Everything we know about the Harperbury free school disaster

UPDATE 19 March. New data from Hertfordshire. Although local authorities can non longer build or even commission schools, they still have to keep track of the need for school places. Hertfordshire’s latest report (PDF) shows real and growing need for secondary places across almost the whole county in the next ten years. In Radlett and Bushey, the shortage peaks in 2022/23 when there’s a projected shortage of 181 places. That’s enough children to fill six whole school forms without places. It’s no wonder that the report prominently notes that the Harperbury Free School project has been cancelled. The area needs a new secondary school – and soon.

UPDATE 29 February. Harperbury vice chair Clive Glover has set up a petition. He wants Minster for Education Nicky Morgan to override Lord Nash’s decision and open Harperbury Free School. Sign the petition here. There are 303 signatories so far.

THE STORY SO FAR: It’s all over. The Harperbury Free School that aimed to provide 120 places per year for 11-19s from Shenley, London Colney, Radlett, Bricket Wood and Borehamwood & Elstree, has been thrown out by the Department for Education.

Clive Glover, one of the project’s founders and vice chair of governors, has written a Facebook post about it, which is well worth reading. I spoke to him at the weekend. Here’s the latest:

  1. It’s the minister’s decision. Schools Minister Lord Nash has decided that planning permission for the school is unlikely to be granted by St Albans City and District Council because the site is too small so he’s cancelled the whole scheme.
  2. It’s an EFA cock-up. The Education Funding Agency, the executive agency that dispenses £54 billion (yes, billion) per year on 3-19 education and is responsible for the Academy and Free School programmes, was responsible for launching the school. They didn’t understand the requirements and planned a project that could never have won planning permission. In an answer to a series of written Parliamentary questions from St Albans MP Anne Main, schools minister Edward Timpson vaguely blames the site’s green belt location for the cancellation but doesn’t acknowledge the EFA’s error.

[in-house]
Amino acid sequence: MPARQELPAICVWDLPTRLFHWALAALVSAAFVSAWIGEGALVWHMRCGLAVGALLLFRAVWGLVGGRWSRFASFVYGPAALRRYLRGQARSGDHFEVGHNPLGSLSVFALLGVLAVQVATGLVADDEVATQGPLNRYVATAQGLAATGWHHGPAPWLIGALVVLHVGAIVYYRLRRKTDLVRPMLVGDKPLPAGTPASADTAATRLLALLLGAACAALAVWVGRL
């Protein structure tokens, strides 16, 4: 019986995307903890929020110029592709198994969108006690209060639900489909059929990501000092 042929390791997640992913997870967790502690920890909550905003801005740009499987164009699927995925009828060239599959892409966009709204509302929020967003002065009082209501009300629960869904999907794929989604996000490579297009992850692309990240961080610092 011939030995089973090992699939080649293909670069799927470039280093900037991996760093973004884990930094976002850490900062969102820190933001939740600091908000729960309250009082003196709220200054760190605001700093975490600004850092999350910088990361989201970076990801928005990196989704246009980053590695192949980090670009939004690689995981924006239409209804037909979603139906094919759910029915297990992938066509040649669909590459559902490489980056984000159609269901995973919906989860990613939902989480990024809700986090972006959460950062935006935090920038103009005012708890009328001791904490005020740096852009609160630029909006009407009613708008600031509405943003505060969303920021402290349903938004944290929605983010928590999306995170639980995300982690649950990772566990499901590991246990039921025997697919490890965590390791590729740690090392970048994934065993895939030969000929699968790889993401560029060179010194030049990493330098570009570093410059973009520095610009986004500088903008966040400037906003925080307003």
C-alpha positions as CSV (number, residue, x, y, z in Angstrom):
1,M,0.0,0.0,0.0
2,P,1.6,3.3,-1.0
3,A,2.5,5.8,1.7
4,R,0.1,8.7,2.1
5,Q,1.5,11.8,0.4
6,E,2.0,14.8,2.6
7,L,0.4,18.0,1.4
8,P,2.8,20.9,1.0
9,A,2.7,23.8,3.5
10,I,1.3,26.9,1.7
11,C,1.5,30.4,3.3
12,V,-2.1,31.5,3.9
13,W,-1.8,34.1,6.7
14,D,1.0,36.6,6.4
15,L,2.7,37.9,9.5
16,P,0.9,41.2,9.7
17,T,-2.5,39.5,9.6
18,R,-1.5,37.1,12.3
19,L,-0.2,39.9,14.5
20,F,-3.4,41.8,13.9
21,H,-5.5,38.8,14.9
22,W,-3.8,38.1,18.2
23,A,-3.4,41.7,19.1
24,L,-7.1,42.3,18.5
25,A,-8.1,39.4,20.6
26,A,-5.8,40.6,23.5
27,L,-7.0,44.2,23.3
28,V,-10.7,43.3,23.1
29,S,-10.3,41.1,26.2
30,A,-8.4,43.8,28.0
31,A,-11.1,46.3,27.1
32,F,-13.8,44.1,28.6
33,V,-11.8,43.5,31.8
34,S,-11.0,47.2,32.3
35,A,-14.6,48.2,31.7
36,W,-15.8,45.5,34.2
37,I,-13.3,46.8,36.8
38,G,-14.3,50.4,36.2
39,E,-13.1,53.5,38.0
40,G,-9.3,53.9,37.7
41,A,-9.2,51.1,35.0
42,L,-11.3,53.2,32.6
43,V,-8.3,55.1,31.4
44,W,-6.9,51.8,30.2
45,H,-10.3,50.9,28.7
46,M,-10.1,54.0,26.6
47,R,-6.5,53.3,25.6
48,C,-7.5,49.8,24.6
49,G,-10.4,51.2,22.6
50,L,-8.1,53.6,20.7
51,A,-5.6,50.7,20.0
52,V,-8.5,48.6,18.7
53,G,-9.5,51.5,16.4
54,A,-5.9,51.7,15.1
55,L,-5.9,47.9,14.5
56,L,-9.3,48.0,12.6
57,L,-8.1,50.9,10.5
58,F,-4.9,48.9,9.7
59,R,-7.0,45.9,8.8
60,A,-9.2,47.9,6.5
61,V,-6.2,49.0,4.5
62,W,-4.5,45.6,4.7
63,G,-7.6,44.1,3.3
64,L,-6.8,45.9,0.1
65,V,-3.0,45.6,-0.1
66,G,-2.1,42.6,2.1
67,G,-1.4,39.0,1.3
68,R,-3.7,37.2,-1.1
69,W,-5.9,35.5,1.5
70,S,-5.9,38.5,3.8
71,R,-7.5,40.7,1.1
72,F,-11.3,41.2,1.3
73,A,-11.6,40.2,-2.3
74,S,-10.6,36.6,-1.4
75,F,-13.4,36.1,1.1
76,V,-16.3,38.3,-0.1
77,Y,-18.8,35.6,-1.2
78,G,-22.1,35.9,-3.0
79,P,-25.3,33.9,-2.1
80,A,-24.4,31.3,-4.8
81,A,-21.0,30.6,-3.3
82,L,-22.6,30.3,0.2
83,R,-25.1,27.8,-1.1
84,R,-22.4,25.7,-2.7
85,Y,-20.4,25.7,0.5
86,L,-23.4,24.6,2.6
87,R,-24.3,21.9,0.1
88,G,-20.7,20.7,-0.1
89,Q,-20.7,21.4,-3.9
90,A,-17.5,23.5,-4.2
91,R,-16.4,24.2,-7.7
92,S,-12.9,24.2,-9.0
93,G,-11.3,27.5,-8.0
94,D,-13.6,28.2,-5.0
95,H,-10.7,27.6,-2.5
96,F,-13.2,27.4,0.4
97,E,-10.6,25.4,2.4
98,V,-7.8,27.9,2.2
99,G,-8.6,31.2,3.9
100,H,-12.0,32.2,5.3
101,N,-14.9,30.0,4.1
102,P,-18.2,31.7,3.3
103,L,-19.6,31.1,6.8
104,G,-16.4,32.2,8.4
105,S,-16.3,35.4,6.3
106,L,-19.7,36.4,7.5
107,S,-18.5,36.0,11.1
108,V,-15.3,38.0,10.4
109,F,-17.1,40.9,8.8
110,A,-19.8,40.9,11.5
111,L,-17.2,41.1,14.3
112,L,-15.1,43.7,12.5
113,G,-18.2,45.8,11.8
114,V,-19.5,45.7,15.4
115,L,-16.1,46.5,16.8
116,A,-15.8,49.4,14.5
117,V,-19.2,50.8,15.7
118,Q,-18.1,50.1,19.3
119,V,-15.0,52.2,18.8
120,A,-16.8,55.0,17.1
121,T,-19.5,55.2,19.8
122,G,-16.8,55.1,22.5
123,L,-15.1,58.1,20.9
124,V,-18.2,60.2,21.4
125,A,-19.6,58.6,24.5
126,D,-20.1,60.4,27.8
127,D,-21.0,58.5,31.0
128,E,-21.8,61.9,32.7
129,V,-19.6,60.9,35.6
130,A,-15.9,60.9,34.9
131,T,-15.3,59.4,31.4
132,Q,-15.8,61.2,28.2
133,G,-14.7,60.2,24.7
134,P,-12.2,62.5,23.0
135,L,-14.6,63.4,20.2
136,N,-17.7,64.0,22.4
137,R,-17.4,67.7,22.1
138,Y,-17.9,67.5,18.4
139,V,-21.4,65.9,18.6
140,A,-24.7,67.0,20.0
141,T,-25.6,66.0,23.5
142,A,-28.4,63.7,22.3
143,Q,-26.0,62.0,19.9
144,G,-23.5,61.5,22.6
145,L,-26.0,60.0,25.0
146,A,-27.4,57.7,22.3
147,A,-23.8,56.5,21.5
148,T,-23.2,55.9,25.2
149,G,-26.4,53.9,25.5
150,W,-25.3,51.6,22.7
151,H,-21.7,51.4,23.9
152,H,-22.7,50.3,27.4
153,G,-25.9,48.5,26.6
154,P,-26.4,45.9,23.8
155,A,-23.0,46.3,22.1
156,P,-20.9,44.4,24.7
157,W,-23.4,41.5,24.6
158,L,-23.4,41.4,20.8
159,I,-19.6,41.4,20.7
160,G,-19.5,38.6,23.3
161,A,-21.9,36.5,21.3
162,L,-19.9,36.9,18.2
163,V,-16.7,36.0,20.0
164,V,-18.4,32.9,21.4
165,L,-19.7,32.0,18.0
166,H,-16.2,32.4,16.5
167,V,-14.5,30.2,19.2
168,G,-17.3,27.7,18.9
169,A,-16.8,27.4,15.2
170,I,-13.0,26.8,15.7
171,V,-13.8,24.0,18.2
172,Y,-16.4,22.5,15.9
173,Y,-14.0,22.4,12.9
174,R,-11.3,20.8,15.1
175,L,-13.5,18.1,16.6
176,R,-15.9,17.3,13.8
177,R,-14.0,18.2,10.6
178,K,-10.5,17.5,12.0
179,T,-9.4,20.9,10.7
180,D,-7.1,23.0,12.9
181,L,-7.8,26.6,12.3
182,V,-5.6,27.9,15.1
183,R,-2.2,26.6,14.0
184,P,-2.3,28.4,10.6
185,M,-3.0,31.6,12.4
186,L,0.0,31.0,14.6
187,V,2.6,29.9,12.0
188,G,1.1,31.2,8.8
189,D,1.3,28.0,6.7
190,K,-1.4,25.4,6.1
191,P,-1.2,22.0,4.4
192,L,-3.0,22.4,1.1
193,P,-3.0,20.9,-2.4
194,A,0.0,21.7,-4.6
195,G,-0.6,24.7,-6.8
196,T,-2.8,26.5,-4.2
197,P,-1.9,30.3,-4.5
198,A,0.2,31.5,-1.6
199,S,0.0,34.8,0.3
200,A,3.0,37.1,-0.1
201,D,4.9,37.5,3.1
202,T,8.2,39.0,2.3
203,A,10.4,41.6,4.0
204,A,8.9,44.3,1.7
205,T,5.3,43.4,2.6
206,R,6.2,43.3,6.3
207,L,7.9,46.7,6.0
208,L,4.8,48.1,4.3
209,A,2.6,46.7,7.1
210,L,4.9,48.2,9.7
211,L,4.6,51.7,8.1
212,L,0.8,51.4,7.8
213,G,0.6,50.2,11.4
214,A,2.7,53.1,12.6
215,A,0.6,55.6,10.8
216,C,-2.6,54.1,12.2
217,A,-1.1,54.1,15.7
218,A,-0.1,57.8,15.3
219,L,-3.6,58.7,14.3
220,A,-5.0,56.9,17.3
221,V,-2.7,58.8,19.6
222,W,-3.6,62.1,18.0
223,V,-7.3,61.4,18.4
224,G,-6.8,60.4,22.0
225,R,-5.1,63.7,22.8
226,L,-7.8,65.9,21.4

3. It’s final. There’s no formal way for the decision to be reversed and there’s no appeal process. The Harperbury group haven’t given up, though, and we may see a new or revised application, for this site or another one.
  4. It’s already cost a lot of money. Schools Minister Edward Timpson says “the combined capital and revenue cost of the project to date is £1,919,000”. Clive Glover says this almost certainly understates the actual cost.
  5. The problem hasn’t gone away. The local authority says that, by next year, there will be a shortage of places in secondary schools in the area. Bernadette John, an advisor at the Good Schools Guide, calculates around 90,000 children won’t be allocated their first choice of school nationally. Children from schools in the Radlett area are already dispersed to 57 different secondary schools – from Berkhamsted to Northwood. The council says they’ll need 500 new school places by 2022.
  6. The decision has big implications. The minister’s decision ominously suggests that he thinks it unlikely that any suitable site exists in the area. If that’s true, councils are going to have to look hard at their plans. How will the extra school places, doctor’s surgeries and leisure centres that are needed be provided if there’s no room? The Harperbury group commissioned research that identified over 60 sites in the area – from farmers’ fields to brownfield sites. Is none viable? And remember, councils can’t build their own schools any more, even when the need is evident. They must first seek proposals from academies and free schools.
  7. No children are affected and no one loses their job. After the plan was deferred for the second time last year, the Harperbury team decided not to recruit for 2016 and the headteacher and senior leadership team signed up for the second push were let go.

The core of three governors who have been looking after the project since the last deferral – Clive Glover, Sarah L’efquihi and Nick Eaves, have not given up but have not decided how they’ll respond yet. Hertsmere’s MP, Oliver Dowden, is meeting with the minister this week.

I’ll keep this blog post up to date as I learn more – and if you have any questions you’d like answered, leave them in a comment here or visit the Harperbury Facebook page.

Cycling safety tip: start shouting at cars